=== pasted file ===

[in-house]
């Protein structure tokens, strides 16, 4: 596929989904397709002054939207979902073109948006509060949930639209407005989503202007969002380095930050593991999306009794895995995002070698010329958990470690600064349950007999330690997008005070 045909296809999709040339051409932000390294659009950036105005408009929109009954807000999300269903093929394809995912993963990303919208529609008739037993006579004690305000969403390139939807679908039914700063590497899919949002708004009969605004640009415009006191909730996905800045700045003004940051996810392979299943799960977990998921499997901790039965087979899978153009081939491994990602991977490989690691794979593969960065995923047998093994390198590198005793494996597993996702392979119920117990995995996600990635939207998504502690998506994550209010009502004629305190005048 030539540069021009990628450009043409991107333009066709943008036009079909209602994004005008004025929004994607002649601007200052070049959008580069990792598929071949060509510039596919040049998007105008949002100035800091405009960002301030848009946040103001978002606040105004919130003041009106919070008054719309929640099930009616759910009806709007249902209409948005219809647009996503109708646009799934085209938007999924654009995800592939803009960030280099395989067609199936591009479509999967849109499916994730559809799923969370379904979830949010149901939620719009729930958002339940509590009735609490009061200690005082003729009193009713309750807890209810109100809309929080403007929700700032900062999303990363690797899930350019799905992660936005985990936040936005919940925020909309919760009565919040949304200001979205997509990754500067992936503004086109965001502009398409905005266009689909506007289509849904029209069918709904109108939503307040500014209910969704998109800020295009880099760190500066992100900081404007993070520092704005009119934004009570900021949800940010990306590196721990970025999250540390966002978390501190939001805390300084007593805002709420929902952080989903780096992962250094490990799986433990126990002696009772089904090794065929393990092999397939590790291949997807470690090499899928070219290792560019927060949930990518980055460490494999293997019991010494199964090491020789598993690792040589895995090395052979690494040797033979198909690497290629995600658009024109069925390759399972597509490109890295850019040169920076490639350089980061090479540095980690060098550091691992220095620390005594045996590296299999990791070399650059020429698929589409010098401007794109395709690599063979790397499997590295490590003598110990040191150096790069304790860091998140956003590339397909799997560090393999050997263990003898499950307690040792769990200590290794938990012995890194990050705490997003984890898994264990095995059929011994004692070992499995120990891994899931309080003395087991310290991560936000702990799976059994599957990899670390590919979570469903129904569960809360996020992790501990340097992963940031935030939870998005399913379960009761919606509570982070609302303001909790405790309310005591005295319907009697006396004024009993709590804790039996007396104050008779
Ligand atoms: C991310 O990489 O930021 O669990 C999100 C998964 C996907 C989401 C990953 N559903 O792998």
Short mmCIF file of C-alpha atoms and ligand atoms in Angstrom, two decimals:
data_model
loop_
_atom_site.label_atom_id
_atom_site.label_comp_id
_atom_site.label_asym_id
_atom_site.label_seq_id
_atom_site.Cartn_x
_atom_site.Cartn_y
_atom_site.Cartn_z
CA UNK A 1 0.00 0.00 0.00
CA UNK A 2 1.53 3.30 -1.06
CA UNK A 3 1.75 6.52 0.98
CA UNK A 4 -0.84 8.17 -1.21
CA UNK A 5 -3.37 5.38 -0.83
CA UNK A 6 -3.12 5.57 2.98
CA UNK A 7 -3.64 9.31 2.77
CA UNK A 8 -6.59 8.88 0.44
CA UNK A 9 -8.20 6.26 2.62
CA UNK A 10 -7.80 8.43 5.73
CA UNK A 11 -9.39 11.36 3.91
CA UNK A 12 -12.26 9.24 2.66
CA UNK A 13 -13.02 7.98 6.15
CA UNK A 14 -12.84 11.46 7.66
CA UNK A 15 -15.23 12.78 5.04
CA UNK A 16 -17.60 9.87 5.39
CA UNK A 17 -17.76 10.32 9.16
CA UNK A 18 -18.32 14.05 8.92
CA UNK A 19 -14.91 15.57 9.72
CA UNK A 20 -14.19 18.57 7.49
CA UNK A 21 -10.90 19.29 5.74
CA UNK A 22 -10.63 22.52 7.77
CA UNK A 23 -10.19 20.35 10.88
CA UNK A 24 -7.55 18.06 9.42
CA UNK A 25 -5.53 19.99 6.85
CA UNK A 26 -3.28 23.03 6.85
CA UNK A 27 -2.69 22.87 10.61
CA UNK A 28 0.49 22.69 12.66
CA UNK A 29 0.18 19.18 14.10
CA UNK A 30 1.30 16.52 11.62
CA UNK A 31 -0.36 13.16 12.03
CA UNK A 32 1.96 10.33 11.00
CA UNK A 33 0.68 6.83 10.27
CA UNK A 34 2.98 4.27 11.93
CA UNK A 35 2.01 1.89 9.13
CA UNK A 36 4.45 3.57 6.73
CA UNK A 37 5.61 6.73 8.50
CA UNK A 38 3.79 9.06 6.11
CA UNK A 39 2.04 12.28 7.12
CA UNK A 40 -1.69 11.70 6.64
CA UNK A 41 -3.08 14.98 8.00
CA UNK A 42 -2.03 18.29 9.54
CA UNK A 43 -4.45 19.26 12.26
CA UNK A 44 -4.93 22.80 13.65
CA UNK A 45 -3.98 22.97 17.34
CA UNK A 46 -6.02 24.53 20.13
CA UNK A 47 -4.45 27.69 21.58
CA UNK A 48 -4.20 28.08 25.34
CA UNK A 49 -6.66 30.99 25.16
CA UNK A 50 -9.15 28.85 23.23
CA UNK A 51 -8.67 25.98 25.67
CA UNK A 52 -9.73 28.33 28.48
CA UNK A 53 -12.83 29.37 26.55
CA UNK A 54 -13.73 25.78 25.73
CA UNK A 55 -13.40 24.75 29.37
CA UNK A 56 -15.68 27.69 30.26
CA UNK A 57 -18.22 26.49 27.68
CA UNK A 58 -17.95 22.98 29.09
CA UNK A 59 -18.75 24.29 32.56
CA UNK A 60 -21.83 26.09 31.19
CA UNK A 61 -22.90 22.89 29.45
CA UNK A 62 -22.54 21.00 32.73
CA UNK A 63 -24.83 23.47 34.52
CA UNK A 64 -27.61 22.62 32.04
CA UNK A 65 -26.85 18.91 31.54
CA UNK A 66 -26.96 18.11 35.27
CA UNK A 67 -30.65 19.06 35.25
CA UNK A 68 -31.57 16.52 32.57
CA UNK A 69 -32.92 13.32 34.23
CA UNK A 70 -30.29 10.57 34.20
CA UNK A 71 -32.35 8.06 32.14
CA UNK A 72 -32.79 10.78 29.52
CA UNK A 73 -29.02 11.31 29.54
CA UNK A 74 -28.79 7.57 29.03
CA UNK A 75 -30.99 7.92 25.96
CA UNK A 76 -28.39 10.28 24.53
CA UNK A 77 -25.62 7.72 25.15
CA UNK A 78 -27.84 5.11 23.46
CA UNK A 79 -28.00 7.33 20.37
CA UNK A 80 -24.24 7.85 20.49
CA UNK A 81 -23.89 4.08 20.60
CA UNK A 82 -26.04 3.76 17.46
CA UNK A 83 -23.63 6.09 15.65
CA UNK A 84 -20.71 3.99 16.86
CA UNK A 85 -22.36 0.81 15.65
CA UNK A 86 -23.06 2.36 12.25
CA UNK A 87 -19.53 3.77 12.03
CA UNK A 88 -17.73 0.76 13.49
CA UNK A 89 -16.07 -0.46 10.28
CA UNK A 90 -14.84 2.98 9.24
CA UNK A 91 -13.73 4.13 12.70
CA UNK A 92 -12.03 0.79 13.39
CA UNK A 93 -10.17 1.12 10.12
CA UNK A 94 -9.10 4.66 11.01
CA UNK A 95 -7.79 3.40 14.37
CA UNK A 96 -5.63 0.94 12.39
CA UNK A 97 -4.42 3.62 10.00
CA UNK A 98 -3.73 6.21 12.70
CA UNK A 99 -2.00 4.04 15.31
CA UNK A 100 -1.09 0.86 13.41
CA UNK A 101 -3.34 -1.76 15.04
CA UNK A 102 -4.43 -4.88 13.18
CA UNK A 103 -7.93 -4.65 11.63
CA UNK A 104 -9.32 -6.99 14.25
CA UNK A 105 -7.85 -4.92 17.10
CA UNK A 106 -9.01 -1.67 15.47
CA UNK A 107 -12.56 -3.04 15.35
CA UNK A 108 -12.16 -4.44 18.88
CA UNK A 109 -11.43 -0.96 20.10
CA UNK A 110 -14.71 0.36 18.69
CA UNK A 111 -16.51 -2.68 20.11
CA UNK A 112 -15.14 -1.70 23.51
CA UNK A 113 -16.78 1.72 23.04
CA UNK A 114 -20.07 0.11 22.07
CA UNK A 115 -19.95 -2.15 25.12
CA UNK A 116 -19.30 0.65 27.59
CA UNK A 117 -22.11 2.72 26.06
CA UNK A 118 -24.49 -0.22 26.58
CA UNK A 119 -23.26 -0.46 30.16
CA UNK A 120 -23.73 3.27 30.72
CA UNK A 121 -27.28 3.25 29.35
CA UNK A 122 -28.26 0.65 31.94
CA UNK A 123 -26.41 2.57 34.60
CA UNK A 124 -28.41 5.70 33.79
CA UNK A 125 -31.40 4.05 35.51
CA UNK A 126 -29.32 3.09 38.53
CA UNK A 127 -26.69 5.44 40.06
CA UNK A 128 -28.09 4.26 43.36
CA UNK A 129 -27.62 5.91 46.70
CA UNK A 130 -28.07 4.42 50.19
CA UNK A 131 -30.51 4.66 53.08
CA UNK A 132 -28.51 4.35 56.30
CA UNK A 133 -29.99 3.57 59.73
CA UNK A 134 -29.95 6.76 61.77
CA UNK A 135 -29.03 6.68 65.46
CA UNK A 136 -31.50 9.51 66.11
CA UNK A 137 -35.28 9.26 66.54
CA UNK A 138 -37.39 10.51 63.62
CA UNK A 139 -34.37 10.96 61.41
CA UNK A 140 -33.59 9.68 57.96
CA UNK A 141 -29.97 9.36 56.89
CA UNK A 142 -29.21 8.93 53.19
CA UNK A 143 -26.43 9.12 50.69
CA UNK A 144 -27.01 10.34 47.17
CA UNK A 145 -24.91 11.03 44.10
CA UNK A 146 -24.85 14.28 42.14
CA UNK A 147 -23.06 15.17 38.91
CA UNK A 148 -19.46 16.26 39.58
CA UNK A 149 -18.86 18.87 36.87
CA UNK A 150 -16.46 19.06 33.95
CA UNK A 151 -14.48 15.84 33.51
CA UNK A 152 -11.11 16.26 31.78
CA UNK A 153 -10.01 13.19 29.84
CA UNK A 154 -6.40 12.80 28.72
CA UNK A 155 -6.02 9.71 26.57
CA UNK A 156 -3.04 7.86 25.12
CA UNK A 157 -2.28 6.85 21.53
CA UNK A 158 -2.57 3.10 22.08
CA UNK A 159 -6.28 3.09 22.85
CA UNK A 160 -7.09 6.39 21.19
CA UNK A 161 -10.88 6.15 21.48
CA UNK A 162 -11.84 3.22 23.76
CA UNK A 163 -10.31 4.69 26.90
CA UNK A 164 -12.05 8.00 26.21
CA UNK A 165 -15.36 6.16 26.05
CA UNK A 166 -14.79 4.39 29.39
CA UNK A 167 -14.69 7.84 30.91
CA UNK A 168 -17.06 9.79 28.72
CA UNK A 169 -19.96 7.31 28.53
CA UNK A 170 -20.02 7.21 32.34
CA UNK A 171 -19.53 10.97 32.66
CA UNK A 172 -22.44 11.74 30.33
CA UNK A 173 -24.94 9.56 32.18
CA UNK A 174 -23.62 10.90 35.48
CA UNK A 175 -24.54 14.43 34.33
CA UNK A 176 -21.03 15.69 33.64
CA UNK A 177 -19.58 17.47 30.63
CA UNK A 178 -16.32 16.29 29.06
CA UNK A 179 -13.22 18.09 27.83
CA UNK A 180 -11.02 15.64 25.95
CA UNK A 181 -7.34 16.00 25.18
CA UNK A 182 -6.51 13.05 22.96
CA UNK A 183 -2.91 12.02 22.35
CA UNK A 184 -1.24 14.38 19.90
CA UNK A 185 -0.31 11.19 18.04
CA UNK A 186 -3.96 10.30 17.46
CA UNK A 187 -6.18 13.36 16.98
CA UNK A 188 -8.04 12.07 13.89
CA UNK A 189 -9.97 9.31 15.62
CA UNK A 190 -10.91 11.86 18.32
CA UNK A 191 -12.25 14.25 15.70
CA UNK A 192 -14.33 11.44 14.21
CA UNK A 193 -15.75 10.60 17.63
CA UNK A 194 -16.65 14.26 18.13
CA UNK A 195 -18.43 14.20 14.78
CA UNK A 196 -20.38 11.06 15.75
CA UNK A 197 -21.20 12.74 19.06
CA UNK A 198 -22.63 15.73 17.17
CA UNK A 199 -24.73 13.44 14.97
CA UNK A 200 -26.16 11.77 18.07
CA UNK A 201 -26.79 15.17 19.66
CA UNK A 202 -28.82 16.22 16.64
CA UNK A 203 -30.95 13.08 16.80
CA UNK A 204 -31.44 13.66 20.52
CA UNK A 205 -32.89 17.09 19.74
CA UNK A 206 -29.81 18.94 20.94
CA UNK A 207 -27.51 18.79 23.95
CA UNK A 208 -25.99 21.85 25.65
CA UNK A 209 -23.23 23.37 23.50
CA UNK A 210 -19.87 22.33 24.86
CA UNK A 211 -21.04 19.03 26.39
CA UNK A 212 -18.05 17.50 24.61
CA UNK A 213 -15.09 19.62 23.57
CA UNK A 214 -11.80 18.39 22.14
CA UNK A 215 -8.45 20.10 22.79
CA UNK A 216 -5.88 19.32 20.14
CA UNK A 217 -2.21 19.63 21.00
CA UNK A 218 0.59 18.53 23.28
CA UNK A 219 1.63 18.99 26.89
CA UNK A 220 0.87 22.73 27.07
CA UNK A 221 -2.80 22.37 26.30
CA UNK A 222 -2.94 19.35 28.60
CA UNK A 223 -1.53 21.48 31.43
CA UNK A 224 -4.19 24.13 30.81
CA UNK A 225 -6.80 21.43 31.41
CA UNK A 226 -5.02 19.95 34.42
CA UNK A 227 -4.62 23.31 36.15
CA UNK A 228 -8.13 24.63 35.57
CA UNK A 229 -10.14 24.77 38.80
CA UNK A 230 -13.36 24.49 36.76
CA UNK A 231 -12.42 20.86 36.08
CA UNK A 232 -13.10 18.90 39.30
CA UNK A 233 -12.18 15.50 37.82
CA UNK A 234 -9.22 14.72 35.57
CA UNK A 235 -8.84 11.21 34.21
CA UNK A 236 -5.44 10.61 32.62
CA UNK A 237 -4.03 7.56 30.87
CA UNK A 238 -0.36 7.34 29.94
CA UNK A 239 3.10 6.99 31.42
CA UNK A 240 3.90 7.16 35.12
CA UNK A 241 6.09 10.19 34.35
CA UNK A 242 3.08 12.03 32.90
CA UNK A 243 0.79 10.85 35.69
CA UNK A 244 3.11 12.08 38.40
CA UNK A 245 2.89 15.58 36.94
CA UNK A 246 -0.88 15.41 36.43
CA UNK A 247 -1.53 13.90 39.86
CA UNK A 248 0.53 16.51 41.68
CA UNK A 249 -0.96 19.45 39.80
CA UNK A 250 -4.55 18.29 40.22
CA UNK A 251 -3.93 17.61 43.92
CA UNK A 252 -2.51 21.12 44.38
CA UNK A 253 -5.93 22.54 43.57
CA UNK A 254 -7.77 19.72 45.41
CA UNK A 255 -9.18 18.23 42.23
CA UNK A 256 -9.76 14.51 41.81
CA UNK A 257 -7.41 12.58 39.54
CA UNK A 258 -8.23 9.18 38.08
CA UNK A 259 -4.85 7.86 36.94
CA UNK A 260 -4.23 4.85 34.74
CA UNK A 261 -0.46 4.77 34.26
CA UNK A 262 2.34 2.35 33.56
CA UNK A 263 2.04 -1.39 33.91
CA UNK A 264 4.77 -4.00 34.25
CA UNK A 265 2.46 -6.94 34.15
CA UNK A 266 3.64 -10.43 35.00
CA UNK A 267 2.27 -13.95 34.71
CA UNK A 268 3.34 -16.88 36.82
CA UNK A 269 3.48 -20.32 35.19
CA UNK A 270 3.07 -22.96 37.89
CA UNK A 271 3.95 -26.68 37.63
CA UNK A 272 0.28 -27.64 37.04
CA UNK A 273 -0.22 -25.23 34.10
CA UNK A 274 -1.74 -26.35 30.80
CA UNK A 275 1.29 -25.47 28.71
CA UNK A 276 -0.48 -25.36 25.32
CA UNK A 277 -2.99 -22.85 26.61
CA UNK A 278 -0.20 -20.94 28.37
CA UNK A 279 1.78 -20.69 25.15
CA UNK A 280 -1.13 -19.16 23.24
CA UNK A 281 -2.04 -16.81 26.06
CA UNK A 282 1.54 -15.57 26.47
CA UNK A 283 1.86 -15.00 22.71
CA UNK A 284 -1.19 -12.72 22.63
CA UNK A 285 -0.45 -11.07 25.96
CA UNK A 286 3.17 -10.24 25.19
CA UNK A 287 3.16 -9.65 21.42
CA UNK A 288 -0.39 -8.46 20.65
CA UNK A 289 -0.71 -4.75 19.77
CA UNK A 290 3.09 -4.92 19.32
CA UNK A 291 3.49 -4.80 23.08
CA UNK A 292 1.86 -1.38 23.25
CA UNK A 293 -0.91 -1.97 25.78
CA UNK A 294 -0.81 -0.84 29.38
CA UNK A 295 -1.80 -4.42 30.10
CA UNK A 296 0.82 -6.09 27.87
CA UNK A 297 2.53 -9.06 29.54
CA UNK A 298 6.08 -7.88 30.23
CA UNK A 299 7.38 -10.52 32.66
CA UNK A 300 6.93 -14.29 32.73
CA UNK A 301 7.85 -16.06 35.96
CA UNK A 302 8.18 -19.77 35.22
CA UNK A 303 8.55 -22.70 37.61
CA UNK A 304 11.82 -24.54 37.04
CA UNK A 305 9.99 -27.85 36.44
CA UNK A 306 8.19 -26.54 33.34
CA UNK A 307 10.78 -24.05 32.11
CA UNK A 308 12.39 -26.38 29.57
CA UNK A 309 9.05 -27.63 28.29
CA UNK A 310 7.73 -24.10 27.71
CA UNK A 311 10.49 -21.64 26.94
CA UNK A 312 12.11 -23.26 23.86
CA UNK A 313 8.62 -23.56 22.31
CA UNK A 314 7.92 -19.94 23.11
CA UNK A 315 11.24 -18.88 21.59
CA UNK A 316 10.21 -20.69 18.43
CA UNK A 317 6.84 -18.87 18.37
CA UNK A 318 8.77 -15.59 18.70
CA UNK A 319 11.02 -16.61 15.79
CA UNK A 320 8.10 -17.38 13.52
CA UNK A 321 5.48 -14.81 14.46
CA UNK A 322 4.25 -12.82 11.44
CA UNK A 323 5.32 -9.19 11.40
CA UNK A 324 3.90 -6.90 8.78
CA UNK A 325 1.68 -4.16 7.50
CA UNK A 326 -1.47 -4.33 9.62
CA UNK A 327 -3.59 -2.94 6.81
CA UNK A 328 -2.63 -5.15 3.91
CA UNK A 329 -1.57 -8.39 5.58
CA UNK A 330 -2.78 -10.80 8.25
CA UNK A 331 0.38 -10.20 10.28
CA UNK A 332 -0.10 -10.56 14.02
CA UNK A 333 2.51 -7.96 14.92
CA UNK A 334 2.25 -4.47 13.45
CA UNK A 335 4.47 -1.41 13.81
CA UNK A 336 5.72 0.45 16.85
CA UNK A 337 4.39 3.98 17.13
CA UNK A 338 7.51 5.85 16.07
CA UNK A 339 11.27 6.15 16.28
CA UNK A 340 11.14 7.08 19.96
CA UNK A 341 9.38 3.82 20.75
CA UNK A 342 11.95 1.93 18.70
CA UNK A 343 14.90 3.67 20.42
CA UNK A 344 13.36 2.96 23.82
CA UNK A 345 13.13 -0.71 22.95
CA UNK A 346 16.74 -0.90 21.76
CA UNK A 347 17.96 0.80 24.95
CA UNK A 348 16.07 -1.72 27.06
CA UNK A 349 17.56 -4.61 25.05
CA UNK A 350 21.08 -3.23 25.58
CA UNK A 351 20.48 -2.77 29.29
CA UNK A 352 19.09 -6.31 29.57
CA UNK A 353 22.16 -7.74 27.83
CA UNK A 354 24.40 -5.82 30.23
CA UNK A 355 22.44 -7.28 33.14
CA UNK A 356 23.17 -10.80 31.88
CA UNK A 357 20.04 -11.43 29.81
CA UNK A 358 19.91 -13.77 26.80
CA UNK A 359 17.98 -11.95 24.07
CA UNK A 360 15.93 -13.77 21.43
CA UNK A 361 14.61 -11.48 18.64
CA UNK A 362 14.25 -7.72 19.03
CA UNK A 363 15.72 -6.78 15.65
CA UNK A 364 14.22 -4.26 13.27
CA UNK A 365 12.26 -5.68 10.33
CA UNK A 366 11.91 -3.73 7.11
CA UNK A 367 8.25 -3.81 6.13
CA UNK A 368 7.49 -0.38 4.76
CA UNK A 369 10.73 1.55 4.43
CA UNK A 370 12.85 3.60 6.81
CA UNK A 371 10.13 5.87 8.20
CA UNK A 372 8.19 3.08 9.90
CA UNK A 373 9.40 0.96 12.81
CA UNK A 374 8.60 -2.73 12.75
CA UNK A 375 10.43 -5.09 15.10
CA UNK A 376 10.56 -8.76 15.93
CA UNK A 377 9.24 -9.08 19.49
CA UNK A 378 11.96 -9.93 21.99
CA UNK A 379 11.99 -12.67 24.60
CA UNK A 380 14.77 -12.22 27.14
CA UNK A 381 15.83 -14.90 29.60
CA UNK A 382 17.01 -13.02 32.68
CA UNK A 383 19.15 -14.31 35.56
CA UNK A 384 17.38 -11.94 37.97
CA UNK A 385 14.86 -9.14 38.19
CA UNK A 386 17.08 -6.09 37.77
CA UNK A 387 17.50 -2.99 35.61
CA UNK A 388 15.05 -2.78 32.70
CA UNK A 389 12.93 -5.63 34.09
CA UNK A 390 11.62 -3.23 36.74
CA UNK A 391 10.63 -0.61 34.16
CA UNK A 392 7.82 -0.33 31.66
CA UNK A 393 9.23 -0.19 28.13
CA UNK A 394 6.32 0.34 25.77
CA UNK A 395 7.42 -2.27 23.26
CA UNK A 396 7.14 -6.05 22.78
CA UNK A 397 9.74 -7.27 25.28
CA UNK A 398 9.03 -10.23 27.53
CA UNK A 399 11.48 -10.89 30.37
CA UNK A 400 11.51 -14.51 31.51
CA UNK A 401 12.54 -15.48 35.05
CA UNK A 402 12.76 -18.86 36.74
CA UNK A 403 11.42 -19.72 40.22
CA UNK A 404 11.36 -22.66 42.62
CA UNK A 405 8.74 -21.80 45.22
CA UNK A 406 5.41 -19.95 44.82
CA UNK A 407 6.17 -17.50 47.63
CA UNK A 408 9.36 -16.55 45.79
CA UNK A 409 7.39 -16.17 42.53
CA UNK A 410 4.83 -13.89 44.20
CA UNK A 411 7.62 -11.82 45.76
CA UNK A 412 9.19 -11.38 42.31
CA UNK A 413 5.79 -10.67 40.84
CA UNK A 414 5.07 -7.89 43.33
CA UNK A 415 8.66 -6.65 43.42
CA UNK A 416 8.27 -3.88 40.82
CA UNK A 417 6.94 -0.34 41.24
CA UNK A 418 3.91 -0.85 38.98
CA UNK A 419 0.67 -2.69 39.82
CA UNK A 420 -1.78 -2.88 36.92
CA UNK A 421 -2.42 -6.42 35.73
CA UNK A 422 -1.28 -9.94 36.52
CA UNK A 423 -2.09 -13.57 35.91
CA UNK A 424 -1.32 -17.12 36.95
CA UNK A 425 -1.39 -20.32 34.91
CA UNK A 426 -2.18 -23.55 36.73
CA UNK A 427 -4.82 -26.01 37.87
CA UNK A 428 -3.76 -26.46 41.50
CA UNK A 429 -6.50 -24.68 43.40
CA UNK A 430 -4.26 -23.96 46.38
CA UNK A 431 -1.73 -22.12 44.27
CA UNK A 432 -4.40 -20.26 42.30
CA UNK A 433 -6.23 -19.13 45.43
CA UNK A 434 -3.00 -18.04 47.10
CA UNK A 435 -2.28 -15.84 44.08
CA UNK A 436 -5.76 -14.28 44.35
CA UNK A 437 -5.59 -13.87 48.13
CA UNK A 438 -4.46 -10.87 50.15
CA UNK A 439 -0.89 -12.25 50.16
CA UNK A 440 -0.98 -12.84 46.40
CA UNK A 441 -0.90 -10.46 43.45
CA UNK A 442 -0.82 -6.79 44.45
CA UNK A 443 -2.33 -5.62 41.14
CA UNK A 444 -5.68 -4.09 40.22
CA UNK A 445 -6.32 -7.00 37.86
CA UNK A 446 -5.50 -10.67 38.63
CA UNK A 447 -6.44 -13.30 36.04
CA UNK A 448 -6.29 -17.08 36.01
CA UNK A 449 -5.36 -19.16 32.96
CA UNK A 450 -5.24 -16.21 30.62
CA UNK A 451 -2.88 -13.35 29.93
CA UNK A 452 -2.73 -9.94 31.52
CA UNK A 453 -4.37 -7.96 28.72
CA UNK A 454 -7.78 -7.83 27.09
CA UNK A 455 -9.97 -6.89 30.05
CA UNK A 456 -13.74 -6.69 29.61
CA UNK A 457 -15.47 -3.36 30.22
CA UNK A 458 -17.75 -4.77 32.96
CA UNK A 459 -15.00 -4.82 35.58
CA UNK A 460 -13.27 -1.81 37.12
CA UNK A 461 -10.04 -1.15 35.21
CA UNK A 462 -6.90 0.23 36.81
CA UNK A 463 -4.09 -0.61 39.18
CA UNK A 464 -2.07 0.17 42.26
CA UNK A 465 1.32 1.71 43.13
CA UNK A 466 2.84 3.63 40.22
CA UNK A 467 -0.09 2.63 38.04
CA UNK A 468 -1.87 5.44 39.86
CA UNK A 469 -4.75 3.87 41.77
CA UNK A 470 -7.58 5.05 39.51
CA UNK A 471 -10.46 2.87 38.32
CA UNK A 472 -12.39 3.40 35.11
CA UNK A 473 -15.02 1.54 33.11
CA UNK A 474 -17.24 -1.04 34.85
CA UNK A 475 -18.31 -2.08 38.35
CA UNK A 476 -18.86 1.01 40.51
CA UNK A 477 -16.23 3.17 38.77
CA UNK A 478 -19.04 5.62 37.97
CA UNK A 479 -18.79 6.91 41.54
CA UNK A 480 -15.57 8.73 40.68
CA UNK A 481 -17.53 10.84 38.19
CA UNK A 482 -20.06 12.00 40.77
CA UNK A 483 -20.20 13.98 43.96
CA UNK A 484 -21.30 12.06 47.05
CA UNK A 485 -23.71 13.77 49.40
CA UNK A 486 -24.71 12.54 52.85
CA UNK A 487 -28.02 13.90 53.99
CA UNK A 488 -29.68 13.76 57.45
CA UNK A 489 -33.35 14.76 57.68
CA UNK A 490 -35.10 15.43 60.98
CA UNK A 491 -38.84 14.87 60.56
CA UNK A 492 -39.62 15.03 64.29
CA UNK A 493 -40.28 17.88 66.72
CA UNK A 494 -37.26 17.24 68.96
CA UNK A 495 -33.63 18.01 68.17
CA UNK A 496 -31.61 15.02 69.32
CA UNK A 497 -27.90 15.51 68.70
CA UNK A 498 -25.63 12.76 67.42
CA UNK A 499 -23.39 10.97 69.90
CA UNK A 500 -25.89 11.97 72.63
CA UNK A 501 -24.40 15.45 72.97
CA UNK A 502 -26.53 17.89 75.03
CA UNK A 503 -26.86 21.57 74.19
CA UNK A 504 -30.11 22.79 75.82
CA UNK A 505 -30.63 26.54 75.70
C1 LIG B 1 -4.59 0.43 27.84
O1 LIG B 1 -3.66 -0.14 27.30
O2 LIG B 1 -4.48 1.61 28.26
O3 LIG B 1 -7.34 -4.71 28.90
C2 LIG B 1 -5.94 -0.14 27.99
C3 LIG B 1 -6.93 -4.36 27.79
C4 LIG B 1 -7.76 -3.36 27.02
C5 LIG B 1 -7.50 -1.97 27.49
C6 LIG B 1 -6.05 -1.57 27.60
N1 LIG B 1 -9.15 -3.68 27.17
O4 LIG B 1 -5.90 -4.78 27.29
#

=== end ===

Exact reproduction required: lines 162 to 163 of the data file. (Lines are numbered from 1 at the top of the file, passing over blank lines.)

CA UNK A 149 -18.86 18.87 36.87
CA UNK A 150 -16.46 19.06 33.95